In mathematics, more precisely in differential geometry, a soldering (or sometimes solder form) of a fiber bundle to a smooth manifold is a manner of attaching the fibres to the manifold in such a way that they can be regarded as tangent. Intuitively, soldering expresses in abstract terms the idea that a manifold may have a point of contact with a certain model Klein geometry at each point. In extrinsic differential geometry, the soldering is simply expressed by the tangency of the model space to the manifold. In intrinsic geometry, other techniques are needed to express it. Soldering was introduced in this general form by Charles Ehresmann in 1950.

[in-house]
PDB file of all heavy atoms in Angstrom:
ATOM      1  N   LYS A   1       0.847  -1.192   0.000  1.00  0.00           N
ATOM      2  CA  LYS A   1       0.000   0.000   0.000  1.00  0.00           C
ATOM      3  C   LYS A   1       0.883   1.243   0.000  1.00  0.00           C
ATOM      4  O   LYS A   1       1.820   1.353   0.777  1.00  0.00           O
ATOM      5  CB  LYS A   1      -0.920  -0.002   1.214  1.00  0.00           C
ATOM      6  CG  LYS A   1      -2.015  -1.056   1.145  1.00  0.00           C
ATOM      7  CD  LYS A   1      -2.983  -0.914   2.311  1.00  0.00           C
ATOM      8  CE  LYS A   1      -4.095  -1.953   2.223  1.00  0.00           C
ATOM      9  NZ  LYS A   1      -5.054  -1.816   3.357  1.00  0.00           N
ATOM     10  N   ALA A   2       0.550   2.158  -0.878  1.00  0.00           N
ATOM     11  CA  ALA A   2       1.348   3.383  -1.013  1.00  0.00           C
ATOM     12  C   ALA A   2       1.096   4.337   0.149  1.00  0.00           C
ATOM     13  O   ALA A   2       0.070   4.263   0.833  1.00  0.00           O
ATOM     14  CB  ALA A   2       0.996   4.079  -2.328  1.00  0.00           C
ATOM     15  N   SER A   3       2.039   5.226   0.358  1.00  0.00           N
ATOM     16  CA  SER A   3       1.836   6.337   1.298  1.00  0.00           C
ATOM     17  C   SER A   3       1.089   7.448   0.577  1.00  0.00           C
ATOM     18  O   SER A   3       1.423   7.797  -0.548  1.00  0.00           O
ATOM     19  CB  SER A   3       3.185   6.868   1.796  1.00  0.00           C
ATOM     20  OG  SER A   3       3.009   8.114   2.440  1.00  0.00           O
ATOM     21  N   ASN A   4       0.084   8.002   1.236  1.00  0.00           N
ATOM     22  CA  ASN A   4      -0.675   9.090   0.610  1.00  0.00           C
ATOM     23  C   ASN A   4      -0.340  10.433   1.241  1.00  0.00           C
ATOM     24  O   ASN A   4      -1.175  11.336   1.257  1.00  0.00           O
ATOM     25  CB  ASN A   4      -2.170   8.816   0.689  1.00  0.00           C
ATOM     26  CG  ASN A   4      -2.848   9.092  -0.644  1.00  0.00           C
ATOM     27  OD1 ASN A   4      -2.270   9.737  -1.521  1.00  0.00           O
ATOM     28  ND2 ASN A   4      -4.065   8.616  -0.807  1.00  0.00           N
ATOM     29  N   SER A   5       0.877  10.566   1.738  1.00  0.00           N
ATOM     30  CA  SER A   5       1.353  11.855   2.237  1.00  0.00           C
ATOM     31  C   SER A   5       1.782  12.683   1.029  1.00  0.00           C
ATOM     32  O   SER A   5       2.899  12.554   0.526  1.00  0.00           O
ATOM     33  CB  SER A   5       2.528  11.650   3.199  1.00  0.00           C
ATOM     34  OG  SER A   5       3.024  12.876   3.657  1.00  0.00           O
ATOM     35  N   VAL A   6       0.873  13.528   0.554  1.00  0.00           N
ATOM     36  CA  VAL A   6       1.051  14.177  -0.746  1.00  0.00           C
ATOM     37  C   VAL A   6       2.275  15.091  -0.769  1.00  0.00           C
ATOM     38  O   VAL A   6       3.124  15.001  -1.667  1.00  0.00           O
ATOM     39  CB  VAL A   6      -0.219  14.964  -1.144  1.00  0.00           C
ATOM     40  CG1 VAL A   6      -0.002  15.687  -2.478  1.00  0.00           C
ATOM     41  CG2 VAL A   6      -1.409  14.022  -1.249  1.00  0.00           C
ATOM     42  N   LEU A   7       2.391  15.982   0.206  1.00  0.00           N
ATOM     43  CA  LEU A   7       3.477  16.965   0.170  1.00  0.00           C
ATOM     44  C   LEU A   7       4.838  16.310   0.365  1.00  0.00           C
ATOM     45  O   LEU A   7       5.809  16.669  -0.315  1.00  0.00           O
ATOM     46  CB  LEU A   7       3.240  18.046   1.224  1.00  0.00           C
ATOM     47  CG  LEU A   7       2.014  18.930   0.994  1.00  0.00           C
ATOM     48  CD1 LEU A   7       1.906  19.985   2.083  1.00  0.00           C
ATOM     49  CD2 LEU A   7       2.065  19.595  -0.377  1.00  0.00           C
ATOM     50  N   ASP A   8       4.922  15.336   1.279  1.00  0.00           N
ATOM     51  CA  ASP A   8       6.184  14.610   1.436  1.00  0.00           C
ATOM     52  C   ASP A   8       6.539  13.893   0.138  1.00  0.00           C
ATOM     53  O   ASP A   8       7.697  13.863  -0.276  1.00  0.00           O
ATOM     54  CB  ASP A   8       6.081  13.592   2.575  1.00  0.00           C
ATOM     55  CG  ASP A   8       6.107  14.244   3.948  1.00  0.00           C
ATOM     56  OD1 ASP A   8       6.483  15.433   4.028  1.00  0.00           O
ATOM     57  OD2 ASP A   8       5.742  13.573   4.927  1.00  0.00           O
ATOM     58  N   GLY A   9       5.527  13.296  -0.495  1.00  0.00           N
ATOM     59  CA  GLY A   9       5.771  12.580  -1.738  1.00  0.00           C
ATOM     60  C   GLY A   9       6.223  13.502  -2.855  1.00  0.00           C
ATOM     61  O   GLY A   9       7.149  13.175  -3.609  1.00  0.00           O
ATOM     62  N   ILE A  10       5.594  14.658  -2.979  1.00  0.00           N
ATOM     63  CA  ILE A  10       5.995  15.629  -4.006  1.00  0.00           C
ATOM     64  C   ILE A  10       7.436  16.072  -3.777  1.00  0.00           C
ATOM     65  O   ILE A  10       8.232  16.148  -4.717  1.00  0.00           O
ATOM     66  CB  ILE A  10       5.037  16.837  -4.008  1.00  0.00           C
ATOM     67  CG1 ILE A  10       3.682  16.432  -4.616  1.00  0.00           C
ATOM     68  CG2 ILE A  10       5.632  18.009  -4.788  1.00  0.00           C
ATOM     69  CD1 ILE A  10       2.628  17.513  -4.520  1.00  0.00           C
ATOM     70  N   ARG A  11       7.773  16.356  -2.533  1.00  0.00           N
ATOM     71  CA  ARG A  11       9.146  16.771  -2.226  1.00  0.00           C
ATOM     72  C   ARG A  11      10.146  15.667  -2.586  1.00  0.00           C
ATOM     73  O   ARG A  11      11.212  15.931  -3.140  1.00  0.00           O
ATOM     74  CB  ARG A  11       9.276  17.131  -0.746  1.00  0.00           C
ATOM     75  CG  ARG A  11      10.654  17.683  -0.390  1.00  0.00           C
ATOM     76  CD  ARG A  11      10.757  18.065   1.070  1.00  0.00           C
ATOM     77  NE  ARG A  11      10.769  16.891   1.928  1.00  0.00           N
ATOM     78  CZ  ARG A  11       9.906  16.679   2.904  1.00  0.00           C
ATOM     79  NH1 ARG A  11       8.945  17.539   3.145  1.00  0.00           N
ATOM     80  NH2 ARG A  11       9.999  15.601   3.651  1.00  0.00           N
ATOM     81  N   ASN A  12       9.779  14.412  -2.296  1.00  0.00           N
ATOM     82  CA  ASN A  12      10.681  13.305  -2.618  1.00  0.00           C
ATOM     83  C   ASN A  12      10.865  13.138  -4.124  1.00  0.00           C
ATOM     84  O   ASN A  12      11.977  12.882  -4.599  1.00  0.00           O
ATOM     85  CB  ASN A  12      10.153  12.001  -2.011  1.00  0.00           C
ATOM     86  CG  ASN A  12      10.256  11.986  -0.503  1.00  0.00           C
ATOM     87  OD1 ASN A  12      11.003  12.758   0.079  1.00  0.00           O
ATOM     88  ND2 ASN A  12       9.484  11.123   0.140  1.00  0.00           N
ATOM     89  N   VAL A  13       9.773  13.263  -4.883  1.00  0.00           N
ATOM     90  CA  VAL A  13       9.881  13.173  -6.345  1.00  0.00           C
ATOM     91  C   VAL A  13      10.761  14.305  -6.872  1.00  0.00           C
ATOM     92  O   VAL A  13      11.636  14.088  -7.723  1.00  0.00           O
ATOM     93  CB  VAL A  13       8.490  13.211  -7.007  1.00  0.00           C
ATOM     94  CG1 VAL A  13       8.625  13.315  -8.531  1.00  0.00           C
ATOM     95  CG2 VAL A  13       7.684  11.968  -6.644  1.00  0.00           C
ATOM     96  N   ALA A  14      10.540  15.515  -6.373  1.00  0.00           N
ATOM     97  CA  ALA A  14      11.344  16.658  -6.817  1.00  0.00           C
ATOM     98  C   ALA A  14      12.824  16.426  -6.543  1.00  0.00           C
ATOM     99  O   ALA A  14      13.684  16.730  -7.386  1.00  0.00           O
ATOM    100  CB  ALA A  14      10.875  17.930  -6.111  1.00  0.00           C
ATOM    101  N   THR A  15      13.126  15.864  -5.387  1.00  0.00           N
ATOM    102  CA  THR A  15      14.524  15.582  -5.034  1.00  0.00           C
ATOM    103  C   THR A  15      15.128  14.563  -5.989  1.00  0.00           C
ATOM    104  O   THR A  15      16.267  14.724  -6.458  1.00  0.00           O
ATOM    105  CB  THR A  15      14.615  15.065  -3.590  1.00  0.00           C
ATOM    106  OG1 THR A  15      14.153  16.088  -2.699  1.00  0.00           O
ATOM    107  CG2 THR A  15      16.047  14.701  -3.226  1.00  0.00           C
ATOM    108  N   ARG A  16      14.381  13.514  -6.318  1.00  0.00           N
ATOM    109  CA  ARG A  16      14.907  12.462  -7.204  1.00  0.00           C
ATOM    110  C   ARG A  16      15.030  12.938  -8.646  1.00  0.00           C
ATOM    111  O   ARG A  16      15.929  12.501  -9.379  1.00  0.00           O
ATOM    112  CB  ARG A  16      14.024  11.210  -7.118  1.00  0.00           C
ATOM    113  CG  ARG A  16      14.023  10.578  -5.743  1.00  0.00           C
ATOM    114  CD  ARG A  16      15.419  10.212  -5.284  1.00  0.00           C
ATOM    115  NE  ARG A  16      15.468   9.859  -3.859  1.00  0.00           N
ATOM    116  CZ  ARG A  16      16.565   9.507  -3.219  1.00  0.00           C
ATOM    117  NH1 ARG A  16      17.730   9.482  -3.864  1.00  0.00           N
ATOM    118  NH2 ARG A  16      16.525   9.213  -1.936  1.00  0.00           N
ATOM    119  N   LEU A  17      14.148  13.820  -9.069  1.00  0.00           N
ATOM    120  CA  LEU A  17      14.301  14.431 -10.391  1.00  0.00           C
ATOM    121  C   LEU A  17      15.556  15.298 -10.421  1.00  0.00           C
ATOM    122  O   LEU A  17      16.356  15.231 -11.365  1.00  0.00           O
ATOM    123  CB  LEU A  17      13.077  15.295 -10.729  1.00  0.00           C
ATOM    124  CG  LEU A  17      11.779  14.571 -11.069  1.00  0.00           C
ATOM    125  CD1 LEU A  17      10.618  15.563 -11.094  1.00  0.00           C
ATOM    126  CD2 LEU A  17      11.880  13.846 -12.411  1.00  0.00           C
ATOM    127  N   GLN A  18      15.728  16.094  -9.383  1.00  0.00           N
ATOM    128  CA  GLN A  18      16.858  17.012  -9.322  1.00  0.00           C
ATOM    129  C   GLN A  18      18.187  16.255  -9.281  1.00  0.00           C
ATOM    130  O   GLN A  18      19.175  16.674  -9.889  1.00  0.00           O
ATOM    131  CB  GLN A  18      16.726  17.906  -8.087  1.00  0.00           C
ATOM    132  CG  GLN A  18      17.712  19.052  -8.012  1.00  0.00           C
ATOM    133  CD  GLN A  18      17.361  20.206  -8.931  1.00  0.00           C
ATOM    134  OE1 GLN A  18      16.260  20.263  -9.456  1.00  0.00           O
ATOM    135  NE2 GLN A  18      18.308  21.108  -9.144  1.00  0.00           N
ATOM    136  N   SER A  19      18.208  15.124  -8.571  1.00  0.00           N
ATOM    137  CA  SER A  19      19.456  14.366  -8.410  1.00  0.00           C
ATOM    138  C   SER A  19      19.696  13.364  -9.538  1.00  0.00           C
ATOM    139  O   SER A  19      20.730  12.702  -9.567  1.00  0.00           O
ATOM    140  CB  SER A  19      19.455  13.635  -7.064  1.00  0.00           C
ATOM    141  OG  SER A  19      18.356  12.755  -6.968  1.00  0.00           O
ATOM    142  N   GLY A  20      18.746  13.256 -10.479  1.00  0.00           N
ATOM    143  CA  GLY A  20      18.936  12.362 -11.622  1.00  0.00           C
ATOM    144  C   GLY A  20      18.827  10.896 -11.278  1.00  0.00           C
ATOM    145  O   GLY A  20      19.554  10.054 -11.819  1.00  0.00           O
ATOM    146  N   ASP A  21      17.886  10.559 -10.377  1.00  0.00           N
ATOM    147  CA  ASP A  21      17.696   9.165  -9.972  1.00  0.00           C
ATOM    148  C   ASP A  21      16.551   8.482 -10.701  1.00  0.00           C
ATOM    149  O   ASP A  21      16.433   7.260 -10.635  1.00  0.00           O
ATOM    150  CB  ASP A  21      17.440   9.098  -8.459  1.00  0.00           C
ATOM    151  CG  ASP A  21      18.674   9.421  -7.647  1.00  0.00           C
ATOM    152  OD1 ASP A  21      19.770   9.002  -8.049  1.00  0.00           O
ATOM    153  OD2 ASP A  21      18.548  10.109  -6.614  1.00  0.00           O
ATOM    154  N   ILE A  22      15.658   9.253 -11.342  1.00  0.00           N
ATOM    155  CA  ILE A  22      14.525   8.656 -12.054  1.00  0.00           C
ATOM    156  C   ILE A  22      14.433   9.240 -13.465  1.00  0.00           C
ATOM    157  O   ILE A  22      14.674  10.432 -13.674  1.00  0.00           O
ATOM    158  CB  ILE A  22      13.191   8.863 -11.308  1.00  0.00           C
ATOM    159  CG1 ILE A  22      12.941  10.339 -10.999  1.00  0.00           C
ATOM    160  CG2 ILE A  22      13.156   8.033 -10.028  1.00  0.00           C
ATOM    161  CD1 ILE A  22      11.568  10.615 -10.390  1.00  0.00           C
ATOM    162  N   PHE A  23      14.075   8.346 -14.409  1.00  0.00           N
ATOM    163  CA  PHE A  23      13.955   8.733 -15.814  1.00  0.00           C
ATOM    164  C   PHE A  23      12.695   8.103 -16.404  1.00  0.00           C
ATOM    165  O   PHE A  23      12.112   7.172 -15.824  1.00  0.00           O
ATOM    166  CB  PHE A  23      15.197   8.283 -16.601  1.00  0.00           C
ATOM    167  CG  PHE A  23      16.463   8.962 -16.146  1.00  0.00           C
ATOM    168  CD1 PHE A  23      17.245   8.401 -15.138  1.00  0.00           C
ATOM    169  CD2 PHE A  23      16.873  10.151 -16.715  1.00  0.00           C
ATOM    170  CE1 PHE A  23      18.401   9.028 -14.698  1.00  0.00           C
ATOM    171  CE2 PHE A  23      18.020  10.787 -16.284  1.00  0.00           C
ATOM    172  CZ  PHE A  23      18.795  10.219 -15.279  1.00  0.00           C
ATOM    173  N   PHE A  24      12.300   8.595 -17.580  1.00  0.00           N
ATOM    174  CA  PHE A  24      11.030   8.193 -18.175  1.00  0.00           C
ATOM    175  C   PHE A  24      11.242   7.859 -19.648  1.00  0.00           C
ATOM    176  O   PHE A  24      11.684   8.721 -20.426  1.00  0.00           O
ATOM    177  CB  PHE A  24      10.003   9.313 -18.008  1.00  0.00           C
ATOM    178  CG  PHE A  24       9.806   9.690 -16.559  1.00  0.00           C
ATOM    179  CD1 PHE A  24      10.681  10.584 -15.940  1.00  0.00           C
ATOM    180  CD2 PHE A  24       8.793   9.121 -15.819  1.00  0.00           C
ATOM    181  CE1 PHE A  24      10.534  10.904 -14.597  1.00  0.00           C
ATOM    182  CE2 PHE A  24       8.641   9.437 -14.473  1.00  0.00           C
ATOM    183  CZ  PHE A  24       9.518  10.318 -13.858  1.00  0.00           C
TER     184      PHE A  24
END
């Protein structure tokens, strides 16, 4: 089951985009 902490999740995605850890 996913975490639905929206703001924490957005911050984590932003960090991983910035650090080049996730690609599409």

Other articles related to "solder form, form":
... can be expressed by means of a vector-valued 1-form on FM called the solder form (also known as the fundamental or tautological 1-form) ... The solder form of FM is the Rn-valued 1-form θ defined by where ξ is a tangent vector to FM at the point (x,p), p-1TxM → Rn is the inverse of the frame map, and d ... The solder form is horizontal in the sense that it vanishes on vectors tangent to the fibers of π and right equivariant in the sense that where Rg is right translation by g ∈ GLn(R) ...
Famous quotes containing the word form:
“His form is fixed in my eyes,
his touch in my limbs,
his whispers in my ear,
and his heart is kept in my heart.
So what can Fate tear in two?”
—Hla Stavhana (c. 50 A.D.)